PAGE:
If you travel to Berlin, by all means visit Checkpoint Charlie, as much to commune with ghosts as to see what remains there (including a museum founded by a human rights activist).
Way back in the late fall of 1961, I was excited to make my first visit to Berlin, from which my mom’s family had emigrated to the U.S. in the 19th century. This was the city on behalf of which my country had orchestrated a post-WWII airlift when access roads were blockaded at the behest of the USSR, once our ally against Hitler, then our Cold War enemy.
Like one of my college roommates, who was engaged to marry a young woman from West Berlin, I was on a grand tour of Europe, as recipient of a “travelling fellowship” given by our college. Free to gallivant around the continent, we felt invulnerable, the way many guys in their early 20s did. We flew into Tempelhof, where more than 200,000 flights had unloaded coal, food, and other necessities, while we lads were still in grade school.
Staying with the young woman’s family (she was in the U.S. as an exchange student), we witnessed a torchlight parade about the very recently built wall that blocked off East Berlin. One placard in the parade denounced what Willy Brandt, the mayor of West Berlin, had called “Schandmauer und Stacheldraht,” the wall of shame and barbed wire. I had previously seen torchlight in Berlin only in old newsreels from the Nazi era.
There was a way through the wall, called Checkpoint Charlie. Soviet and U.S. tanks had faced off there in October 1961 before withdrawing. But we had at least a day of wondering whether this was the prelude to war.
Shortly after the torchlight parade, my friend and I decided to make a peaceful visit to East Berlin. Walking over the line, we slid our U.S. passports through a slot in a blank office wall to go into the East Sector and, after a nervous pause, we were admitted. Our first destination was the spot where Hitler’s body had been burned in 1945, outside his bunker, as Soviet troops fought their way into the city.
Then we found something called the Karl Marx Buchhandlung and entered the shop to scan the shelves. I hadn’t known that Josef Stalin had composed an entire book on linguistics (or at least, in the way of some leaders, had signed a ghost-written book). We walked through Alexanderplatz, after which a 1929 novel had been named, a novel as famous in German as Joyce is here but full of slang that makes it almost untranslatable. We delivered heart medicine to East Berlin relatives of my friend’s fiancée and were served tea with a plate of scarce pastries.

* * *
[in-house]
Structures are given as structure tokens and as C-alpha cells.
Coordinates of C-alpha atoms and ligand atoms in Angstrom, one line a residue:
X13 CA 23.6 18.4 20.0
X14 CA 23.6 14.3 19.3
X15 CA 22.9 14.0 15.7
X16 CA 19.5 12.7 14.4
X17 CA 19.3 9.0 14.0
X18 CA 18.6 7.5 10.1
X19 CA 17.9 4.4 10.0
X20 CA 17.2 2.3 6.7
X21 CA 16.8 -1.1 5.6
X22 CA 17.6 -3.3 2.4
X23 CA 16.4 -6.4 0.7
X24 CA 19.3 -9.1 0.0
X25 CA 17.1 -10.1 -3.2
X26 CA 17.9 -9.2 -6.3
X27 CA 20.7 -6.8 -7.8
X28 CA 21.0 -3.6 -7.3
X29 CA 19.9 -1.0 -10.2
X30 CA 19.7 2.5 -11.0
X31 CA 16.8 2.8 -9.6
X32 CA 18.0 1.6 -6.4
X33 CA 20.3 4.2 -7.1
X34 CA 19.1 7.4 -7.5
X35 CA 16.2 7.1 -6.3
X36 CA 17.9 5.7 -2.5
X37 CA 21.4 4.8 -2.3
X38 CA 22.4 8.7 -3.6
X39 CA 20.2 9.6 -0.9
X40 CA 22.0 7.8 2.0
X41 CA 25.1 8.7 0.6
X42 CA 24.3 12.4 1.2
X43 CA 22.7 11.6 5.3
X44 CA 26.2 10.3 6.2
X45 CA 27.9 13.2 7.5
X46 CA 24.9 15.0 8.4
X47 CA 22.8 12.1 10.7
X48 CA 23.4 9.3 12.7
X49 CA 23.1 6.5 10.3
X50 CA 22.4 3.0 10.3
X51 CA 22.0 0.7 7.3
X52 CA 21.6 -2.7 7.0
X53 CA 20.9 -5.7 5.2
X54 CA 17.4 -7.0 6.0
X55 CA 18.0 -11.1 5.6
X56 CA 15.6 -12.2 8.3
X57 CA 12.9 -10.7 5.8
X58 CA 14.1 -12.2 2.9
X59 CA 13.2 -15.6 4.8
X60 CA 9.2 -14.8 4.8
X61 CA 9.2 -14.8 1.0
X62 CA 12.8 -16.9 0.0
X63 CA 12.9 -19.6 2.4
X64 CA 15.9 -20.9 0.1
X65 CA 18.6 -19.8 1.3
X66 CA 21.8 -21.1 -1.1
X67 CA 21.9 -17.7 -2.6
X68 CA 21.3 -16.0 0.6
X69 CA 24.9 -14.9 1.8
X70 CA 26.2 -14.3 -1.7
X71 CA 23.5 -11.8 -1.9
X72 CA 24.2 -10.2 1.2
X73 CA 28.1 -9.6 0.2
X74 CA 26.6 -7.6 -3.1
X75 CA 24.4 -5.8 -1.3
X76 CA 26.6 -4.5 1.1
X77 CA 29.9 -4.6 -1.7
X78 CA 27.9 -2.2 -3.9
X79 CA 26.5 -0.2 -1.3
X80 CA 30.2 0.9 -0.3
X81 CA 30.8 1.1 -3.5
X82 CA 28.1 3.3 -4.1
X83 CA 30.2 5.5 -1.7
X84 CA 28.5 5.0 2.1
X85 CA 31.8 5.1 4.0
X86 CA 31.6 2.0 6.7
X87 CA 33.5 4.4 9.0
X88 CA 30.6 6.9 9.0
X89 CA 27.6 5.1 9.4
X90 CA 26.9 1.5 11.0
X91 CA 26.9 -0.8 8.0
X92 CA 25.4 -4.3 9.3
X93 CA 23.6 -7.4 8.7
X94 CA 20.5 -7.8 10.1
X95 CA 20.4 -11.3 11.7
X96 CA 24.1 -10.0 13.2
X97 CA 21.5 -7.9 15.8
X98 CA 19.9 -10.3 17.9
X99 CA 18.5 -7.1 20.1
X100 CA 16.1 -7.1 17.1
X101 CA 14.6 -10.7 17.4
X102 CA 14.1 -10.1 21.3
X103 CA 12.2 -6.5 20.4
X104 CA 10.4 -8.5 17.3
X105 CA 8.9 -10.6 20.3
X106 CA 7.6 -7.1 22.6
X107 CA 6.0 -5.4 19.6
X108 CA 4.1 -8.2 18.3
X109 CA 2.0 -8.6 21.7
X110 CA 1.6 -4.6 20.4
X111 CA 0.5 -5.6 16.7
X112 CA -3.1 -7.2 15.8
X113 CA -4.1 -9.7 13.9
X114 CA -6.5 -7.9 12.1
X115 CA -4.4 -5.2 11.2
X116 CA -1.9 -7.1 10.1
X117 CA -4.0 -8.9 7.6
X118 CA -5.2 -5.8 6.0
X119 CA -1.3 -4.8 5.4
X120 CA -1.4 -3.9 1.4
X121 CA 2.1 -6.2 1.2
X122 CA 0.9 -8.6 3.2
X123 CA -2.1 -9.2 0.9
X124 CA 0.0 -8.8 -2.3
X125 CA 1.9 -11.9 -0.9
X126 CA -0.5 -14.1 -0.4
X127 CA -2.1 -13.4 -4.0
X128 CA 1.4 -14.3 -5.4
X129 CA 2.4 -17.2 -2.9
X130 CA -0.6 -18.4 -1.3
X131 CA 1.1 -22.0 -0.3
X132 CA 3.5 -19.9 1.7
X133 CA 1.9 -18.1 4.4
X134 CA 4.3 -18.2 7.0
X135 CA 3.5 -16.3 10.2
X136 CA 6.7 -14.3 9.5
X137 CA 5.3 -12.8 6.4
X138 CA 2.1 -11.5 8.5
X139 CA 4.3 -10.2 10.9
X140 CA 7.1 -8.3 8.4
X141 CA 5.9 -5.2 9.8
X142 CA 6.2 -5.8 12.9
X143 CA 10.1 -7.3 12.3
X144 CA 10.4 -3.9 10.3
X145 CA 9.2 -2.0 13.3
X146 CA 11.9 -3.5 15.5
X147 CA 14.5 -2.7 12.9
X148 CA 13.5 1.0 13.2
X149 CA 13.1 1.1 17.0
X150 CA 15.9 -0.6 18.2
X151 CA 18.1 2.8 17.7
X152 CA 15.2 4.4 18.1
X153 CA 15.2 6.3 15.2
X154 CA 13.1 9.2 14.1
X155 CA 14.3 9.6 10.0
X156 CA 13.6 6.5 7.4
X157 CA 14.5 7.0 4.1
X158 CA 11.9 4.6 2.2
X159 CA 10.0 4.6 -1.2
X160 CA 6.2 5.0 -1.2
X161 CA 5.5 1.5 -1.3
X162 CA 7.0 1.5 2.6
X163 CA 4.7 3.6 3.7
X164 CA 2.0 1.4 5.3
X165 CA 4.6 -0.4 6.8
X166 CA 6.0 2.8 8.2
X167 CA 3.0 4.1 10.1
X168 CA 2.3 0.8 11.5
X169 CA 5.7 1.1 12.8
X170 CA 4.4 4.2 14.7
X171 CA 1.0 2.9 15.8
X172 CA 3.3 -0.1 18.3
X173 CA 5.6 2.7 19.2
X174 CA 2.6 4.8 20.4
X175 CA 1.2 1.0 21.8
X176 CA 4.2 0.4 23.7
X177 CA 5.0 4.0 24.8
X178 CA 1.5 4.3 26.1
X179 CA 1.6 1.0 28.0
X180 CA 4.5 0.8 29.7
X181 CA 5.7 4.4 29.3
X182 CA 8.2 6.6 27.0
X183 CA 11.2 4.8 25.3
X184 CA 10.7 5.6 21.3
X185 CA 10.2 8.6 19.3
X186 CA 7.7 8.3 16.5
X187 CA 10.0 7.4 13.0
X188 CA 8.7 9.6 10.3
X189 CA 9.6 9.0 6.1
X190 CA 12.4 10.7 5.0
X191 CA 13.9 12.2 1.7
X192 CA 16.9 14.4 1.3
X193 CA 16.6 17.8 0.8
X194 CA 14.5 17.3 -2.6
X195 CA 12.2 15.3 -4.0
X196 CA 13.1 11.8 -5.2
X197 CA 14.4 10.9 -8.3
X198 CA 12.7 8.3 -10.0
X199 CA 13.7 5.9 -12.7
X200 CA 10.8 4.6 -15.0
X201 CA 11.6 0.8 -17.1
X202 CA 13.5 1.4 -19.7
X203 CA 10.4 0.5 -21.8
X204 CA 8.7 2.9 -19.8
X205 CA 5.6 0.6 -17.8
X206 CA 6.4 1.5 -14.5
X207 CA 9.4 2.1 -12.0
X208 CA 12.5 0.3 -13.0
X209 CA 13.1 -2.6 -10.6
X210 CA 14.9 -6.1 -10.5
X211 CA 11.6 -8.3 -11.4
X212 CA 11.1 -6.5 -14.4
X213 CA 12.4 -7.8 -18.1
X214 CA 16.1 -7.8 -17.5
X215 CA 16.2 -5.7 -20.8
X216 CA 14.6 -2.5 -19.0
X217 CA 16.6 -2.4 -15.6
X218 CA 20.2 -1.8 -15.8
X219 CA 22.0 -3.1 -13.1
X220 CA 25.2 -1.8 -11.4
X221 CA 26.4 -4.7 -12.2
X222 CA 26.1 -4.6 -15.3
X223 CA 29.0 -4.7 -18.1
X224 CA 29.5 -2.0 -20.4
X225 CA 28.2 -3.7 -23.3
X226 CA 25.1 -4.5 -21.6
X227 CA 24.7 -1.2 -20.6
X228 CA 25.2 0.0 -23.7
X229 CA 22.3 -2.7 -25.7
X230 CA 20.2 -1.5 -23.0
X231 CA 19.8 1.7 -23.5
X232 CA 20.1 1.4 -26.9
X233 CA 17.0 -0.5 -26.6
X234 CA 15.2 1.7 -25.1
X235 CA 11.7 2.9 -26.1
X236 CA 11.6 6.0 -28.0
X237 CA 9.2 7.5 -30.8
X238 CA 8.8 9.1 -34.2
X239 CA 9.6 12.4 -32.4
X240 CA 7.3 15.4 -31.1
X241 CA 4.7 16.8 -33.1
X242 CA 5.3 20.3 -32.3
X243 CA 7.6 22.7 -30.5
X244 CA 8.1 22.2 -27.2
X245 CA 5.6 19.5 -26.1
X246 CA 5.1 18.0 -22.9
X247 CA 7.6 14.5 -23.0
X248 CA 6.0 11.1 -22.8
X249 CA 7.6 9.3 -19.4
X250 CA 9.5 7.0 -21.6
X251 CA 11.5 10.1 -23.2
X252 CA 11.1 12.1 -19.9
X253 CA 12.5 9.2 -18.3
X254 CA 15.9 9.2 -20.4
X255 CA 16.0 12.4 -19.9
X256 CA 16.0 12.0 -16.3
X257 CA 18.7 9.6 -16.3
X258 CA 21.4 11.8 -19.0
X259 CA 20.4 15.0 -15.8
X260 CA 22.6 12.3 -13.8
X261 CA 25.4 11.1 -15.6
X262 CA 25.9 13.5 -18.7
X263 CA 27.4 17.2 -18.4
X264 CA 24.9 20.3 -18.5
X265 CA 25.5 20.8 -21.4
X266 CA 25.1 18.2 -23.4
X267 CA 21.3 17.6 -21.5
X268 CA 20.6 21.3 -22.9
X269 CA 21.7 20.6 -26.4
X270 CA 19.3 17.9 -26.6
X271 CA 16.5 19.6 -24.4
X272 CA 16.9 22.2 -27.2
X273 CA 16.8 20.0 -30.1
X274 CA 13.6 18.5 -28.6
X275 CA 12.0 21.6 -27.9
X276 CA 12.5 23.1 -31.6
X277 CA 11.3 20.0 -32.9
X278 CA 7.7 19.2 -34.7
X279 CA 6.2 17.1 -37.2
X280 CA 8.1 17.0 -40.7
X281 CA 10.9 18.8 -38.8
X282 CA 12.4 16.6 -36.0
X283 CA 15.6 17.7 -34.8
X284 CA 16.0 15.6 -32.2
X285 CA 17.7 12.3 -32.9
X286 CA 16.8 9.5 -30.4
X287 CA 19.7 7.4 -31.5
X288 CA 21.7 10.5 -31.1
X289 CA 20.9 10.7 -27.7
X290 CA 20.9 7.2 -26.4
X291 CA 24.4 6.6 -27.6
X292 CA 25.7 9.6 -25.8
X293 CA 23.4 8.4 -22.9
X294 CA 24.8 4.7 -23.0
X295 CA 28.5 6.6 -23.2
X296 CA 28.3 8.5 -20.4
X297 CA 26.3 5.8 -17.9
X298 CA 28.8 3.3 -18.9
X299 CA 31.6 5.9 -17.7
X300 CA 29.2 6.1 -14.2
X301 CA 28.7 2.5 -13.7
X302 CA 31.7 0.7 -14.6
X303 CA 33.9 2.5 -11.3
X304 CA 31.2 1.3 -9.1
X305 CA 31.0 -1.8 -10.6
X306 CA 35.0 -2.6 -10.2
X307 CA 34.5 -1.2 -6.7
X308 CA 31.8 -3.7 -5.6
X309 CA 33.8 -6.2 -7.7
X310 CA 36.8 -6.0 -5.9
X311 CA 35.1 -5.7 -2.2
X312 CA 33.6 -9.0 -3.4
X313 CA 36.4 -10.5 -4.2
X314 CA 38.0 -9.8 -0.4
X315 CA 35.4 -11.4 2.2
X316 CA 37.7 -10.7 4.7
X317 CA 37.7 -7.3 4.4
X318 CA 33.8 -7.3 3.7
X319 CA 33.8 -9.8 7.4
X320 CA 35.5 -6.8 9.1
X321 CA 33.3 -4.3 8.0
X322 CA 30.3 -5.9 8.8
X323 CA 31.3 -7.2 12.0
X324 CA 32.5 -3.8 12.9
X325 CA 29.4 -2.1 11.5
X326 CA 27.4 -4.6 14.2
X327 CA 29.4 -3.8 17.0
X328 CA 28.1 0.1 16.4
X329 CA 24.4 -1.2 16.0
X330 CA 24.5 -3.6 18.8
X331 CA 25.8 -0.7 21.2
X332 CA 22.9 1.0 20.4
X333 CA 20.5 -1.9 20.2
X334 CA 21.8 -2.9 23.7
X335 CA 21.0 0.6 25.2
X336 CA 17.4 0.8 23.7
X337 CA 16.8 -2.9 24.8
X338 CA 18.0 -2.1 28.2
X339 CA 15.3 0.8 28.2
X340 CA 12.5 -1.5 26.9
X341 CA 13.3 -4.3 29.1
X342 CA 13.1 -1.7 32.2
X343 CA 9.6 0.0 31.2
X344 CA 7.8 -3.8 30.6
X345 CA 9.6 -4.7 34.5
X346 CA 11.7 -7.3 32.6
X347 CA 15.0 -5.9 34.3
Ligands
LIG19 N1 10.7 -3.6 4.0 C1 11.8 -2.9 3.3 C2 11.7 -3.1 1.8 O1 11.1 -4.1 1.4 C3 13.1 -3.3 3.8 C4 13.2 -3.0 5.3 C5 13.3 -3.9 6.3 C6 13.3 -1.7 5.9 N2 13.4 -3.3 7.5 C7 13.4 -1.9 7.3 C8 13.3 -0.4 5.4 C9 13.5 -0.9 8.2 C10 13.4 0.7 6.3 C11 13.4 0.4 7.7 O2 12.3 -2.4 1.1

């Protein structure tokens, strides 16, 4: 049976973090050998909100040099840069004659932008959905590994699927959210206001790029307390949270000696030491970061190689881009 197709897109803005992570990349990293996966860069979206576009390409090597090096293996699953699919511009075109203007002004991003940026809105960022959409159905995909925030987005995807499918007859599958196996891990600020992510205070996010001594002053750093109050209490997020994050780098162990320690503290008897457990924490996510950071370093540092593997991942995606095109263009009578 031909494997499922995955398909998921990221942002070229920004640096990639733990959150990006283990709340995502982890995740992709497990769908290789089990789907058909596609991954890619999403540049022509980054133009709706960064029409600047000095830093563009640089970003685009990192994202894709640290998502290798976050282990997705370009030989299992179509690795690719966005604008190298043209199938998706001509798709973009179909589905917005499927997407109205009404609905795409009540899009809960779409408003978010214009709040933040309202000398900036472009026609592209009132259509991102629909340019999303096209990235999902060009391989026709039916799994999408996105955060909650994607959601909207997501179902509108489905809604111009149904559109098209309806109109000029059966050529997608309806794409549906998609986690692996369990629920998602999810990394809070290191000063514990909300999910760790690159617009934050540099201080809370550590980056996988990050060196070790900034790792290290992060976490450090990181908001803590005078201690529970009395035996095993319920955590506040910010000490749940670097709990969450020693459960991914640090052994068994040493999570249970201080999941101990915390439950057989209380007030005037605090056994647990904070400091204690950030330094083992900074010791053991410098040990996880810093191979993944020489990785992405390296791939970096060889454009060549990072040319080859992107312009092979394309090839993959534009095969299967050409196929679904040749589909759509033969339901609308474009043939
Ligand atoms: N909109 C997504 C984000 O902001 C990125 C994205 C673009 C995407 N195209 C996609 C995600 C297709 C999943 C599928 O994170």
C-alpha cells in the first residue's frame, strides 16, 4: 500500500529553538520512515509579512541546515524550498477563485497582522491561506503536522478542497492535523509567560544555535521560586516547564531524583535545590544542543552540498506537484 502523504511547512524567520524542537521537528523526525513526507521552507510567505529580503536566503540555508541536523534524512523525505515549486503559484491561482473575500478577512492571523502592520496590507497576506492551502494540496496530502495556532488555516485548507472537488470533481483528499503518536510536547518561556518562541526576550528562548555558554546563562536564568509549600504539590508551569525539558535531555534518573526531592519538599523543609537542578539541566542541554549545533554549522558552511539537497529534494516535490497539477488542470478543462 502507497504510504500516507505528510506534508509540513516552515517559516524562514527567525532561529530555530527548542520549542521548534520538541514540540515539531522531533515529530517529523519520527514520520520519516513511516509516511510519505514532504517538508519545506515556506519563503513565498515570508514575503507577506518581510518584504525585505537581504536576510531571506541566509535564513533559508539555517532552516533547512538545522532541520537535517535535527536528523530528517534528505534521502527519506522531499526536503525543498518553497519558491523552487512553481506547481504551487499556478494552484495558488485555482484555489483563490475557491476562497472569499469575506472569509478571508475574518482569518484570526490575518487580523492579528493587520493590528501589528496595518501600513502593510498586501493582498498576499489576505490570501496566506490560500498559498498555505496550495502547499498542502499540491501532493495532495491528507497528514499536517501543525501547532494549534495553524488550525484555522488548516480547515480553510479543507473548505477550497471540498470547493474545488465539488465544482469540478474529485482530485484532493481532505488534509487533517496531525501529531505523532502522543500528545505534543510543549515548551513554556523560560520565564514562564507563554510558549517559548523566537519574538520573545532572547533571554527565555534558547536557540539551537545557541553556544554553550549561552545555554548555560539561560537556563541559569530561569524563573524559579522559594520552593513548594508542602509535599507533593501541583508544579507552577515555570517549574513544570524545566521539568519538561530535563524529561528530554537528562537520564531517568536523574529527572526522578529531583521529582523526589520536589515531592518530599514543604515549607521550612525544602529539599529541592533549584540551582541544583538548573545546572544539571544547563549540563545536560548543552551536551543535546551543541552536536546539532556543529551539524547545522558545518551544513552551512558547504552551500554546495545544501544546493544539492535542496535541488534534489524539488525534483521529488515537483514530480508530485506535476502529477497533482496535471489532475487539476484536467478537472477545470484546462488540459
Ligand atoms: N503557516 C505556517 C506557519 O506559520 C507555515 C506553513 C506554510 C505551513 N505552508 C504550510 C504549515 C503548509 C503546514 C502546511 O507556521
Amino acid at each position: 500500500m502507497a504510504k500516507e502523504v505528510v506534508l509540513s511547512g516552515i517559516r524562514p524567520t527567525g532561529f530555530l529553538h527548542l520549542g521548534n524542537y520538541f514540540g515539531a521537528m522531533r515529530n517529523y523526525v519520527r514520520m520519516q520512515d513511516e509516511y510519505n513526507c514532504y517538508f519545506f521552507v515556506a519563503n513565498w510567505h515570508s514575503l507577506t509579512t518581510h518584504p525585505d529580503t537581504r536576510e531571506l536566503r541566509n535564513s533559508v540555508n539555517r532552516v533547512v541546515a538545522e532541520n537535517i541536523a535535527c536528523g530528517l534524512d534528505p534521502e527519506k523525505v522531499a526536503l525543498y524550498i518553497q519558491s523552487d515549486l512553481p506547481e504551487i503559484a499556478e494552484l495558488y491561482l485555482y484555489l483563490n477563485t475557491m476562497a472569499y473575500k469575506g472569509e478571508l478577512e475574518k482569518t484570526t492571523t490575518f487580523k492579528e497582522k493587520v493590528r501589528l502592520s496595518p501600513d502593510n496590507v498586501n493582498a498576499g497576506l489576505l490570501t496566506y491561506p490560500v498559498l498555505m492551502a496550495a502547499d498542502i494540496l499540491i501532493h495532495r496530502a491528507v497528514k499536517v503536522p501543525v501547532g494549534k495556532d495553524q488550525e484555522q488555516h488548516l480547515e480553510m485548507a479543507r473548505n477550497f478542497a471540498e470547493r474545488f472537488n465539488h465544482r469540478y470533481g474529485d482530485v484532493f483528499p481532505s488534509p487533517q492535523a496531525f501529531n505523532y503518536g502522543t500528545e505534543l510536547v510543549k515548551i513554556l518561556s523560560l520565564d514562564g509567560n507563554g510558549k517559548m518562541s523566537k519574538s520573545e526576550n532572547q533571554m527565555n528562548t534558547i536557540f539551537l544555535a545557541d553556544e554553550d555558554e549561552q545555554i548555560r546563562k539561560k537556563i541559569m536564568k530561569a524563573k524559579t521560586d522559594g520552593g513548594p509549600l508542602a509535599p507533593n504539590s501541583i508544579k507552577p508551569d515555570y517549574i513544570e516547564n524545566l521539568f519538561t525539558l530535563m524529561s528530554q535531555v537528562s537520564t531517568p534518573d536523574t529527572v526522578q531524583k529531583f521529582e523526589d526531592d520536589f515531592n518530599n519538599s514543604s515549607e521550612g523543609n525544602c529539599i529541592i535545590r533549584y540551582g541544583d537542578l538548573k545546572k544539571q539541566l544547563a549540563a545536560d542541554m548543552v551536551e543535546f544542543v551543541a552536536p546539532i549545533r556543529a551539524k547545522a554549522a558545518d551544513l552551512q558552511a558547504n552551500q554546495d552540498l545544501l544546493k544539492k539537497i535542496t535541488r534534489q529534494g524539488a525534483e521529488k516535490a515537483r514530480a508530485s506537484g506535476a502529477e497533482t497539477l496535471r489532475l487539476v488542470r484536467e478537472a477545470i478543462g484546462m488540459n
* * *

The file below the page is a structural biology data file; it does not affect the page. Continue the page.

The next day, back on the other side, I wandered onto Bernauerstrasse, where a butcher shop on the boundary had been bricked up as part of the wall. Alone, I was starting into a fatuous reverie about how the wall, so hastily thrown up, had unGermanic curves as it slurped over the curbs, when I glanced up and saw, on the other side, an East Berlin border guard with a machine gun watching me.
In the Cold War, it was essential for Americans to identify with the occupants of that city, encapsulated by the East German state but, as the old capitol, divided into sectors ruled by the four main victors in the war against Hitler. That is why our hero of the time, JFK, later flew to the city and declared before a wildly enthusiastic crowd, “Ich bin [I am] ein Berliner.” In the local argot, ein Berliner was a kind of pastry, but as the U.S. President pounded his right fist on the podium the crowd understood his meaning.
At Checkpoint Charlie these are some of the ghosts that dwell around a wall that no longer exists. In October 1989, shortly before the original Cold War ended, the wall was opened after standing for 28 years. It was then torn down, with slabs sold as memorials, many slabs covered on one side with graffiti.
For other adventures during my year traveling around Europe, see articles set in Venice (tea with Peggy Guggenheim), London (the British poet and painter David Jones), and Edinburgh and Amsterdam (the social fiction of the “invisible hand”). Of these encounters, only Berlin offered an encounter with the Iron Curtain, through a version of which we were able to pass at the checkpoint.